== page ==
On a sunny Tuesday in winter, the multicolored buildings along Ridge Avenue are glowing, the Lab is preparing for the Sixth Afrofuturist Affair charity ball, and Ayewa is getting ready to go coach varsity basketball. We catch up to talk about the Lab, time travel, housing, and working within a community while also being expansive.

What is the relationship between some of your other collectives (Metropolarity, Black Quantum Futurism, Afrofuturist Affair) and Community Futures Lab?
Rasheedah Phillips: Community Futures Lab is the natural evolution of [those principles] — us putting into practice in a particular embedded community, these principles of Afrofuturism, and black quantum futurism and using it as this liberatory tool. And using art and music. We don't see those things as separate — they're just ways of living and experiencing the world and empowering people. I mean, we don't think we empower people, I hate that concept. We're in a community.

We live in this community and we've been watching and experiencing what's happening in terms of gentrification and redevelopment. We wanted to have a space where we could think about it and theorize with the community around what we're going to do and how we're going to seek change, and bring or create this future that we all collectively want to see.

So much of this project about preserving community memory. How has the community interfaced with that idea?
RP: It's a popular idea. It sounds cool, but that's to the choir of people who are engaged with this stuff already. When we do a workshop we get a lot of people from outside of the community. It's harder to get people from the community to come — one, because they're getting displaced, two, they have to evaluate coming to this workshop over going to work or having this hard day and wanting to go home and go to sleep. It's a lot more difficult and challenging.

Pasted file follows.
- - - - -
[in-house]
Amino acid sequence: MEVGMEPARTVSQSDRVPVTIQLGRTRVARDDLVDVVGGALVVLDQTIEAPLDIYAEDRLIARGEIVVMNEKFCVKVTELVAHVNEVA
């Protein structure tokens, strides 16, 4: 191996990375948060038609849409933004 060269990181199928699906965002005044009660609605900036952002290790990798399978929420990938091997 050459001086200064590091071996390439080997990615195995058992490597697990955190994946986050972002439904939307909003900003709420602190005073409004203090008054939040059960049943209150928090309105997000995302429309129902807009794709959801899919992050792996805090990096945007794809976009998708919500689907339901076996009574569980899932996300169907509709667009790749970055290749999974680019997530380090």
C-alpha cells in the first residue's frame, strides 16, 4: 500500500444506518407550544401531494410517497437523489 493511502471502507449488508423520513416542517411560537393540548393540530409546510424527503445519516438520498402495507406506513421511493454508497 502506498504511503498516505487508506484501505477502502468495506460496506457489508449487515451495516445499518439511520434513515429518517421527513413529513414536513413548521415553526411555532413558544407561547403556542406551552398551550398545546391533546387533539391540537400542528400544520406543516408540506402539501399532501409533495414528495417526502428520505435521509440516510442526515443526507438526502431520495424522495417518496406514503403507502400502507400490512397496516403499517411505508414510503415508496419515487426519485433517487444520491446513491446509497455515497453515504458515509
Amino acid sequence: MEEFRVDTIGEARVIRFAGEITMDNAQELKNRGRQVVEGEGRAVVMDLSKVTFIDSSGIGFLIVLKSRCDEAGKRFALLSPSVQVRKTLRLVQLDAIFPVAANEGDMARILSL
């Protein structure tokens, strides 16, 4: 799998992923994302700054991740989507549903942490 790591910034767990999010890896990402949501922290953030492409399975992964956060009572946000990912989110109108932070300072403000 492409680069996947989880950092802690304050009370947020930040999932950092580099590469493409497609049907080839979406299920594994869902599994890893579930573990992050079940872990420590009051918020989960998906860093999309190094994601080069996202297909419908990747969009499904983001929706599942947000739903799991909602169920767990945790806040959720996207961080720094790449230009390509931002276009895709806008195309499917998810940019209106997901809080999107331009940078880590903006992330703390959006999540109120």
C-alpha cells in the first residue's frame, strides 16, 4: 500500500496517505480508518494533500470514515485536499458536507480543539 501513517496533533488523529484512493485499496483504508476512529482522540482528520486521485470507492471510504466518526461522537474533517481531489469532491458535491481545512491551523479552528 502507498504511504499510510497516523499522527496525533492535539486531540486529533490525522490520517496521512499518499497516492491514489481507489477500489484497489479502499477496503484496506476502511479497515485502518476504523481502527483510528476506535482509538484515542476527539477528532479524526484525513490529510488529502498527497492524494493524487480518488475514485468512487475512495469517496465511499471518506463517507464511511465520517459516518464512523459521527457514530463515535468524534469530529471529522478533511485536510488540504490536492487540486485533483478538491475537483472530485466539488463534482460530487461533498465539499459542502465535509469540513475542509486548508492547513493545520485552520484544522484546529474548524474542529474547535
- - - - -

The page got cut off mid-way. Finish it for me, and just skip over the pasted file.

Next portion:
We're getting written about now, that's awesome, but I don't think it's yet changing perception around the people who are being affected by this displacement. That's a very long term process. It's not something that we can do in six months just by having a bright storefront.

Looking at this schedule, there are tenant's rights workshop, domestic violence workshops. You're doing work on a multitude of levels.
Camae Ayewa: Yeah and we change them up, so these are the workshops we're doing now for winter. Wintertime — slum landlords, people are cold, things are getting cut off, things are not properly fixed. But we've [also] done stuff from creative writing to just talking about music.
RP: The lens of the project is housing. And housing is the most important stabilizing factor for people individually and for communities. If the housing situations aren't proper then nothing is proper, really. So talking about housing experiences gets at how people [and communities] experience time. This community is being displaced and [developers are] building housing but that housing is not necessarily going to be for [the community].